The lead vocalist, Rhian Teasdale, is putting her pipes to work, pushing her voice to the back of her room. She reminds me of MARINA dynamically reaching high notes with ease whilst maintaining her resonant vocal tone.
Hester Chambers’ vocals are breathy, at times taking centre stage, but often layering delicate, fluffy harmonies over Teasdale’s main melody.
The next instrumental feels like running between rides at a fun fair, and the duo starts to jump around the stage, rushing back to the mic to deliver their vocals.
“It’s so nice to be here, hello everyone at the top,” Teasdale laughs, “Hello everyone in the middle… Hello everyone on the ground.”
Each section shouts louder than the last.
Someone yells “Shrewsbury” and, “Turn it up we can’t hear.” A man comes to the bar complaining that he can hardly hear the music even when he’s at the front. “The crowd’s dead,” says someone behind me. Although I’m not sure Wet Leg is music to go wild to, it feels more like a groove to me…
Then, Wet Leg plays their next track ‘Oh No’, and I think ‘Oh no, I was wrong’.
This one is much heavier with bending elongated guitar tones, clamouring drums and near screaming vocals. I think I’m getting what the hype is about now as Wet Leg enter the raw second half of their set.
They’re a bit aggressive, a bit promiscuous, the sound’s tight, indie with a delicious twist.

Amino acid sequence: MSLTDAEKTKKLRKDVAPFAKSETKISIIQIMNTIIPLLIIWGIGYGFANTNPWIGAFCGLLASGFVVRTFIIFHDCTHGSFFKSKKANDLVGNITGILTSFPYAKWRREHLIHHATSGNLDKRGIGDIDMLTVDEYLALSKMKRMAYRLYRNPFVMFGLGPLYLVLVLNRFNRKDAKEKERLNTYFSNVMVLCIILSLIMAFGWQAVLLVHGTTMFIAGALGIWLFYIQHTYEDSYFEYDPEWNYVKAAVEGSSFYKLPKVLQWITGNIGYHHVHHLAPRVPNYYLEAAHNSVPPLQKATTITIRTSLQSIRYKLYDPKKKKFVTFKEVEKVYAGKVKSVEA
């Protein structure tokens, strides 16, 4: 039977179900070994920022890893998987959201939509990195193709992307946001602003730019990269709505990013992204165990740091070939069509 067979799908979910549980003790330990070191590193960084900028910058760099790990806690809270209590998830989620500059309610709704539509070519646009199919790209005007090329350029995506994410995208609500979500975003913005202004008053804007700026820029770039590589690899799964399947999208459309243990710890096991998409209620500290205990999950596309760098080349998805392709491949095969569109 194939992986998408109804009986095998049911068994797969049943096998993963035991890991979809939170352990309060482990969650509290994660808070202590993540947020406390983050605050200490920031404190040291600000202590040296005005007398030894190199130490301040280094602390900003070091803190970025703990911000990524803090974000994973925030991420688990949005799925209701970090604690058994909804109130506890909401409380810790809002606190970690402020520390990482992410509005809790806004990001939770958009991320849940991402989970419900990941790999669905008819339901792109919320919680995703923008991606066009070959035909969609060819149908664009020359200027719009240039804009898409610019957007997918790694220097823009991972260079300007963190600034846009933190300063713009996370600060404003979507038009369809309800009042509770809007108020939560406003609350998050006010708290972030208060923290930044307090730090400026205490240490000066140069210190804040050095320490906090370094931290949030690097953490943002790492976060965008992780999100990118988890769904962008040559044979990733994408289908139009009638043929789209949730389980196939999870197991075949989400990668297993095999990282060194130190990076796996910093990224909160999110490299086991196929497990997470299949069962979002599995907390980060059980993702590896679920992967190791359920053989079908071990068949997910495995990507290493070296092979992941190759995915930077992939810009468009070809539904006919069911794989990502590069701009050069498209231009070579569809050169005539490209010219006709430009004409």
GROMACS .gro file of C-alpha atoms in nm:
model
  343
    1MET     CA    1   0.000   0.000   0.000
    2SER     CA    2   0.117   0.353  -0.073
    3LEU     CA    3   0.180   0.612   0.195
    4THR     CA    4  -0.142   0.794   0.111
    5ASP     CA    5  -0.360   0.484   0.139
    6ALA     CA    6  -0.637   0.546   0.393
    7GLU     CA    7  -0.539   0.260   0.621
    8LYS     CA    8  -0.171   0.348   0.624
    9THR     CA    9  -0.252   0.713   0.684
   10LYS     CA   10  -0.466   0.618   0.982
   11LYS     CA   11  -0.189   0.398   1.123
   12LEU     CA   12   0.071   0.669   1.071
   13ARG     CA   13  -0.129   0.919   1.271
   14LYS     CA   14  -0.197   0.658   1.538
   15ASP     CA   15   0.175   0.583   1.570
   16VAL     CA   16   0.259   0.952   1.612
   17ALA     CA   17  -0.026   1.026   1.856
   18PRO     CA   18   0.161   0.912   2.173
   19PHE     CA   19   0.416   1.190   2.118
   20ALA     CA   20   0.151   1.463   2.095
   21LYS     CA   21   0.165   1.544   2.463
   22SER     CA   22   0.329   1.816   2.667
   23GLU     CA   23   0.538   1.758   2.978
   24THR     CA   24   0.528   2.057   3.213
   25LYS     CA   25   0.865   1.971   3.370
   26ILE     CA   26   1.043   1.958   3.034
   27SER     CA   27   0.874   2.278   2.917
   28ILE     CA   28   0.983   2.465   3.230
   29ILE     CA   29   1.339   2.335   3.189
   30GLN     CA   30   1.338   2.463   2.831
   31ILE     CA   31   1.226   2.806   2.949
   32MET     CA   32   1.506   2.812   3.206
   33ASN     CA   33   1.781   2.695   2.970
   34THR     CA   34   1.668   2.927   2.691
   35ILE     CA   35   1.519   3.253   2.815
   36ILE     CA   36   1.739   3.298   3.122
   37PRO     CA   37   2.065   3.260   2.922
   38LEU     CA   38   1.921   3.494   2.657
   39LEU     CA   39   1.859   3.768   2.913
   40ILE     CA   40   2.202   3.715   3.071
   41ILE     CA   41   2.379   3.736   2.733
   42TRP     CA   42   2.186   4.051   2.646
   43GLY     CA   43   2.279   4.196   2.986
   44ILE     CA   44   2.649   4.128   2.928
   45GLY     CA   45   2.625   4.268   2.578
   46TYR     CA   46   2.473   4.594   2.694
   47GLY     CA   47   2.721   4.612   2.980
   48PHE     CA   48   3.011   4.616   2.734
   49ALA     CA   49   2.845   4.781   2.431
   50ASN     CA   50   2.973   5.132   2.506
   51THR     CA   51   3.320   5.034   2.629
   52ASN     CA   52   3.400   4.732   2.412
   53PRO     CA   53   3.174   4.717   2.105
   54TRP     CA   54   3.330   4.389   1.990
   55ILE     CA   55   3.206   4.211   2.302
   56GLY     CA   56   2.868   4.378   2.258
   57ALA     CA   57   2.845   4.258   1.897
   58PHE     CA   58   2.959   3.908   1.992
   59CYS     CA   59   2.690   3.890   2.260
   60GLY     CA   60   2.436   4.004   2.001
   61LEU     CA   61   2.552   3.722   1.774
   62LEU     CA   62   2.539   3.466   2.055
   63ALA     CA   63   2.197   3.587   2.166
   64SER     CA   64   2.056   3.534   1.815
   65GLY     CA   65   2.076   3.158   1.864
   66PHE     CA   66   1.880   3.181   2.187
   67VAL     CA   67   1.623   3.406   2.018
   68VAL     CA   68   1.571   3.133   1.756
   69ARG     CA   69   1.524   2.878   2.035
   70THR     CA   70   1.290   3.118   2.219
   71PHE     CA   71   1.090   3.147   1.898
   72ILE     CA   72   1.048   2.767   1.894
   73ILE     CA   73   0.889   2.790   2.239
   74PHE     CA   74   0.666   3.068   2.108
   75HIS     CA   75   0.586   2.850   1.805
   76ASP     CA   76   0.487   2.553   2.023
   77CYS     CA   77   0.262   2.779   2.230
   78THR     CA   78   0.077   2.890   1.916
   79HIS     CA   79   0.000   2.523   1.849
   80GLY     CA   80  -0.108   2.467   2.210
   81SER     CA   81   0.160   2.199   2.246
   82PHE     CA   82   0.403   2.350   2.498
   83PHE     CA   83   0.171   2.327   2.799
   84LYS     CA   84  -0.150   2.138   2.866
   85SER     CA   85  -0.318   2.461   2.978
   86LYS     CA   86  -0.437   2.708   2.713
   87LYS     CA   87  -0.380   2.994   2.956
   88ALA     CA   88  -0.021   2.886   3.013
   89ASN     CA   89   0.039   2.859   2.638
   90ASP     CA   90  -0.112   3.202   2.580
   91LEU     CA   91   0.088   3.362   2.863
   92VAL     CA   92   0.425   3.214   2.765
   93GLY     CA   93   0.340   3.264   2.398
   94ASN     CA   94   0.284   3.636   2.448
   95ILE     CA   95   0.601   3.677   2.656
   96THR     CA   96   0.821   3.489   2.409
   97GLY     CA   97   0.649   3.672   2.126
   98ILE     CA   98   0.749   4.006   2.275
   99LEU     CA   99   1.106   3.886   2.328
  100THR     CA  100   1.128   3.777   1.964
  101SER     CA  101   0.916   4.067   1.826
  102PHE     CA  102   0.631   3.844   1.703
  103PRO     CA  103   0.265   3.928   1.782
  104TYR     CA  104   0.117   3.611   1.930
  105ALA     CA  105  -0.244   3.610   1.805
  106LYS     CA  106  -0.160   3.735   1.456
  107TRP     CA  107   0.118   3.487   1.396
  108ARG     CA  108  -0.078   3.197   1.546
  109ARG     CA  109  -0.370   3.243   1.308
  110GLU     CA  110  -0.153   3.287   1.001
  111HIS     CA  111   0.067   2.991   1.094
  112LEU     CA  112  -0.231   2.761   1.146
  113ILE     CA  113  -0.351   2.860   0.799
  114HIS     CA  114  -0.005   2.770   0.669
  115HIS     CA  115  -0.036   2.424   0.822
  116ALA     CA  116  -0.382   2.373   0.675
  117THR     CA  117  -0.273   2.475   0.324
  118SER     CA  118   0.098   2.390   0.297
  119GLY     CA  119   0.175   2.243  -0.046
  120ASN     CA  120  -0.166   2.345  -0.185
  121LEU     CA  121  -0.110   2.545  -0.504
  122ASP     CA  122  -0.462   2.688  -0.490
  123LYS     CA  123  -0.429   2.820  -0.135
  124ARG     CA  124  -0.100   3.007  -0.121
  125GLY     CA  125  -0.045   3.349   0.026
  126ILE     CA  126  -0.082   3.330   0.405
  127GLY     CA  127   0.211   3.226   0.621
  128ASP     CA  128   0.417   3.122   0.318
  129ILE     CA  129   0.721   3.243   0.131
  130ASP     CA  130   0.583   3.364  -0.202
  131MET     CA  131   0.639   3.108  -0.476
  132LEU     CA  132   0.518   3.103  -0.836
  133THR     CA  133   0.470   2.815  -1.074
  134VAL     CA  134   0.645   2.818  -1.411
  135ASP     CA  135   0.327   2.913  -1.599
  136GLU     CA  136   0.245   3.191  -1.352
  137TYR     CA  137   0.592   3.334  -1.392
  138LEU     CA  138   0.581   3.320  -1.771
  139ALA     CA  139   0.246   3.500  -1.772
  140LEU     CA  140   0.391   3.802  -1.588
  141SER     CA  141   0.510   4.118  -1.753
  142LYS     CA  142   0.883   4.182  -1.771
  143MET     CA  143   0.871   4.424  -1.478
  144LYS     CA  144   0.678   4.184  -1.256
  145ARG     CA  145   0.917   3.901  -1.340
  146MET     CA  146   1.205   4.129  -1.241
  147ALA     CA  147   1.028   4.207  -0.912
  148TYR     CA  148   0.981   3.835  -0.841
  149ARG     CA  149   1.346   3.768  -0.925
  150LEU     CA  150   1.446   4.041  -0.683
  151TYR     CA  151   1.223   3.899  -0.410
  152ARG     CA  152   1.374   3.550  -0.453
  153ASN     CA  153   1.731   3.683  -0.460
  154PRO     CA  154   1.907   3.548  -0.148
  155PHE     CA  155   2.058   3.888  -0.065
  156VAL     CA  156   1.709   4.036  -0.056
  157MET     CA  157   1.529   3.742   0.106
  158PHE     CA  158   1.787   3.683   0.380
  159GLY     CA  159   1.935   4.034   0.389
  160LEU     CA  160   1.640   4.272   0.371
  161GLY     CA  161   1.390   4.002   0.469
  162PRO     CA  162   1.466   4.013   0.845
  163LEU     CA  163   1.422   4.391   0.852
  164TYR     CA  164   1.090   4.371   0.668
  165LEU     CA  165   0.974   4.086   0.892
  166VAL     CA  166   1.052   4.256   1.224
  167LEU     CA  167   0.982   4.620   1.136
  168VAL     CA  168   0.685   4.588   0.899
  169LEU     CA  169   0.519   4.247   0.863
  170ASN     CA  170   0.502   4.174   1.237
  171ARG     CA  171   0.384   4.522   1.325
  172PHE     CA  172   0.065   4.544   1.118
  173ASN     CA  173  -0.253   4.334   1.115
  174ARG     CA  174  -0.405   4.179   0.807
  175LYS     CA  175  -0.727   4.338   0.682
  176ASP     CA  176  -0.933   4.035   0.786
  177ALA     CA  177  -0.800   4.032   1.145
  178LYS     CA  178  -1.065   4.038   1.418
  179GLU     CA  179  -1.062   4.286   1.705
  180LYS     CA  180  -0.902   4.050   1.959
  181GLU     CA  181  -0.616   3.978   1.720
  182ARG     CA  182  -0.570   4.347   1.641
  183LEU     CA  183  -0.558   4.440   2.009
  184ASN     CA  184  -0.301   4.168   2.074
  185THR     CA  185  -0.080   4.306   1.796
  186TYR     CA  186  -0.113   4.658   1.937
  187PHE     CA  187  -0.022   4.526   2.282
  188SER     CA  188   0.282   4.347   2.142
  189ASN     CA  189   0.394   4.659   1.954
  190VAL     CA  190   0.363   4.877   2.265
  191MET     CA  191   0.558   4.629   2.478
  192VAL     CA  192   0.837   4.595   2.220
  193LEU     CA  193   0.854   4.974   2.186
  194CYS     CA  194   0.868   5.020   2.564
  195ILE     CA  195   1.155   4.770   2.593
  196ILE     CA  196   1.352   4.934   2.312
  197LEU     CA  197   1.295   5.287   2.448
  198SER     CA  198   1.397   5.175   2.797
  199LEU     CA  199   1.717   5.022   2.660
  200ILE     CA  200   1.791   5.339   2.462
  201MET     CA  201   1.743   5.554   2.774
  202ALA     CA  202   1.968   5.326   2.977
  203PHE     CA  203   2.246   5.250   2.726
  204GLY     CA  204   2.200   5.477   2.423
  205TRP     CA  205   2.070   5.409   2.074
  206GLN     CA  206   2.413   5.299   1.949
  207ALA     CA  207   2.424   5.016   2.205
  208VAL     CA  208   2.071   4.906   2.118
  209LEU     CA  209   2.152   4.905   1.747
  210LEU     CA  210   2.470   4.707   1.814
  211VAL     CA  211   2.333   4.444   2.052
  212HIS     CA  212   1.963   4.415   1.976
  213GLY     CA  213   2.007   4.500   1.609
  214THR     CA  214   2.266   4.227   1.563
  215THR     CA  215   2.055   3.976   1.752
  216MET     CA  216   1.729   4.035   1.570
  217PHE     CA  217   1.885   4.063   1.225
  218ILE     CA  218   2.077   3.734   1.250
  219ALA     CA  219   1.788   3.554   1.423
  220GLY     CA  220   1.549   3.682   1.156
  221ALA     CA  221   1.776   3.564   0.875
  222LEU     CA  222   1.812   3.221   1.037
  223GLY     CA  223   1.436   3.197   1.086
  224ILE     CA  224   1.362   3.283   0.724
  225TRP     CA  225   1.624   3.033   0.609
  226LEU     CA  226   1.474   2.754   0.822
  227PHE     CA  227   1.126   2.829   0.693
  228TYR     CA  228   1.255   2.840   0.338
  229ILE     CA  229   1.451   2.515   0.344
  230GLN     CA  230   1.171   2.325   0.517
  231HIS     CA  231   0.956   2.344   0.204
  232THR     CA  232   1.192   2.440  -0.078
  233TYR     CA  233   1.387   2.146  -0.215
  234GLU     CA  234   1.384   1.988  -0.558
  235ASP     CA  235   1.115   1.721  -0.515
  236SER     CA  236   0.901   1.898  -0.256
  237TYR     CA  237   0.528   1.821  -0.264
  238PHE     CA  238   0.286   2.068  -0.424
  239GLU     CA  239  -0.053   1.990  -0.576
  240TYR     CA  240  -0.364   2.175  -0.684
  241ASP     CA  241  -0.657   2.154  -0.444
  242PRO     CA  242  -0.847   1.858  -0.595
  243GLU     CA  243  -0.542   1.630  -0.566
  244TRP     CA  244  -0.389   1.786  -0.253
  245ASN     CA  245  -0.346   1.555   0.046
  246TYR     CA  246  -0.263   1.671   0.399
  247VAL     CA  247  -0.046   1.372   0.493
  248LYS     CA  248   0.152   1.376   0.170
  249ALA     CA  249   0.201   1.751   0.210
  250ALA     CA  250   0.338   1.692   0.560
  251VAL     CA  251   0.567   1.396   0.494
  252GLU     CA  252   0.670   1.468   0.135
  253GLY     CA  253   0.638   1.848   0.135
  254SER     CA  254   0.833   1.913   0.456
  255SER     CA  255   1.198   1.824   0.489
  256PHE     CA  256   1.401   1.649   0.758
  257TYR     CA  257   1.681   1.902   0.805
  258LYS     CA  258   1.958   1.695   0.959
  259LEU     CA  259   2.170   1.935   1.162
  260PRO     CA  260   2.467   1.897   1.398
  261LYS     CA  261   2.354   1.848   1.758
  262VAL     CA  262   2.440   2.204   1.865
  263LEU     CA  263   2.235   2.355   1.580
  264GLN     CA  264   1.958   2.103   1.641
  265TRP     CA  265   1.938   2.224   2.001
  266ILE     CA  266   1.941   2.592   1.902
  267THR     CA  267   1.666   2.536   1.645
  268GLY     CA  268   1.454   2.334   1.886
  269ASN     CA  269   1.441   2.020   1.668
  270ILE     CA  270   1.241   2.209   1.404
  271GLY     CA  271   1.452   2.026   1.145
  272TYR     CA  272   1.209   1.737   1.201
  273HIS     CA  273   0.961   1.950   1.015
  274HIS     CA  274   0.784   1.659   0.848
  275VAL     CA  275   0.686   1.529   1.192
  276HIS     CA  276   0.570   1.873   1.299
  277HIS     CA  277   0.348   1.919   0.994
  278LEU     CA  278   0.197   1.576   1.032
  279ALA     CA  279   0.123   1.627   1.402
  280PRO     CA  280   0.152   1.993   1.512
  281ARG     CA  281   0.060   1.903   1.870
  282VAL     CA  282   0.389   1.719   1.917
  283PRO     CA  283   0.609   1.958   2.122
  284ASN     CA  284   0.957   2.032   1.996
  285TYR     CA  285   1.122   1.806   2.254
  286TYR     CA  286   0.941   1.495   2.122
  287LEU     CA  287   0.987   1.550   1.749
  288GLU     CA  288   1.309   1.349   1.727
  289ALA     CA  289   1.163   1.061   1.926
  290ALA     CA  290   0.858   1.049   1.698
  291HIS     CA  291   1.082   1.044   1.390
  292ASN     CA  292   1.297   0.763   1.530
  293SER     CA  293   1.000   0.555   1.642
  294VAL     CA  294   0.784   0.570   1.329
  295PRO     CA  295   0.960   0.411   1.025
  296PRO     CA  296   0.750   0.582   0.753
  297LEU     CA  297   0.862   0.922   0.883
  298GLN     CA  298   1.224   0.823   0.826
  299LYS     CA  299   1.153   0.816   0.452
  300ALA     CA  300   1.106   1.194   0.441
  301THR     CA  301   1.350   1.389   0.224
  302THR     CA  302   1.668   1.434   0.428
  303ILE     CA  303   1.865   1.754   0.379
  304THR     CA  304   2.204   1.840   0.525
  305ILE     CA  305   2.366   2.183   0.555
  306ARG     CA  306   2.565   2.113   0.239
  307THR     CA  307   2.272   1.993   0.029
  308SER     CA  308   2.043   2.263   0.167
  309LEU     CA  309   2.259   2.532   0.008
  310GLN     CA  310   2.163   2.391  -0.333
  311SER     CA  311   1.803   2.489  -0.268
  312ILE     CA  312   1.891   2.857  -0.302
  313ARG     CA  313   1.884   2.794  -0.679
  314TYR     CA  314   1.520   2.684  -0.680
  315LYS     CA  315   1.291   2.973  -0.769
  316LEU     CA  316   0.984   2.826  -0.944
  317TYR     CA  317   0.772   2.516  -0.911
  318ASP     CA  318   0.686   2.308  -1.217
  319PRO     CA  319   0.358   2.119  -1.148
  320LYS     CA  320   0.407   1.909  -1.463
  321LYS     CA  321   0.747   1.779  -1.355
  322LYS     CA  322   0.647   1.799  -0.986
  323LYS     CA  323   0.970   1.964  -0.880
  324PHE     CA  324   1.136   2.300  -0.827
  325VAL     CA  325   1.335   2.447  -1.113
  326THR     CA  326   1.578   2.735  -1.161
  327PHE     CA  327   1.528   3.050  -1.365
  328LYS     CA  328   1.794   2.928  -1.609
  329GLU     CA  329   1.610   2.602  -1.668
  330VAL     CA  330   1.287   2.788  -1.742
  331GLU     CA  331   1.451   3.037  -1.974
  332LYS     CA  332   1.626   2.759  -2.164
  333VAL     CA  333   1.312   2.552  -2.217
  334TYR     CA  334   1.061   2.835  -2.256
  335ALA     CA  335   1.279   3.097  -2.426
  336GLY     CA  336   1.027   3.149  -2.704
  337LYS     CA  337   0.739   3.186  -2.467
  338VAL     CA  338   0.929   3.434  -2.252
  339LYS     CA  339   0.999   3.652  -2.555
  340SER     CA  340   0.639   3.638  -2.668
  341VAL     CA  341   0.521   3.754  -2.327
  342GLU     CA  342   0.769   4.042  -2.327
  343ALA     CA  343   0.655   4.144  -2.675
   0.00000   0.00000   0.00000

I thought I heard a theremin earlier and as if by magic its crisp devastating voice soars wavering at ungodly pitches for what seemed like hours and no time at all. I’m dumbstruck, it reminds me of Benjamin Clementine singing what angels sound like.
A tear wells up in my left eye, the pounding drums kick back along with Teasdale’s gut-wrenching vocal and I’m smacked back to reality.
The next track is ‘Ur Mum’ and the teenage angst is present in the guitars from the get go.
“What the fuck is going on with the sound?!” shouts someone else, clearly also feeling the rebellious nature of the song.
There’s no chance of me getting involved because the sheer amount of bodies would be impossible to penetrate, but everyone else does seem to be enjoying themselves, especially at the front jumping around and waving their arms about.
A single guitar chord rings out in anticipation of Wet Leg’s final track, the drums come in, then the guitar, then the vocals bolstered by the collective voice of the crowd.
It’s the long awaited ‘Chaise Longue’ and everyone knows the line from Mean Girls screaming it out: “Would you like us to assign someone to butter your muffin?” Then, even louder, “What!?”
Wet Leg and their backing band work their instruments to the max, finishing to elongated applause and ‘Careless Whisper’ by George Michael.
Although I wouldn’t go as far as to say that Wet Leg are my new favourite band (to misquote the O2 bio) but I will say they’ve mostly met my high expectations.
And I, like everyone else apparently, eagerly await their second album release date.
For more from O2 Institute Birmingham go to: www.academymusicgroup.com/o2institutebirmingham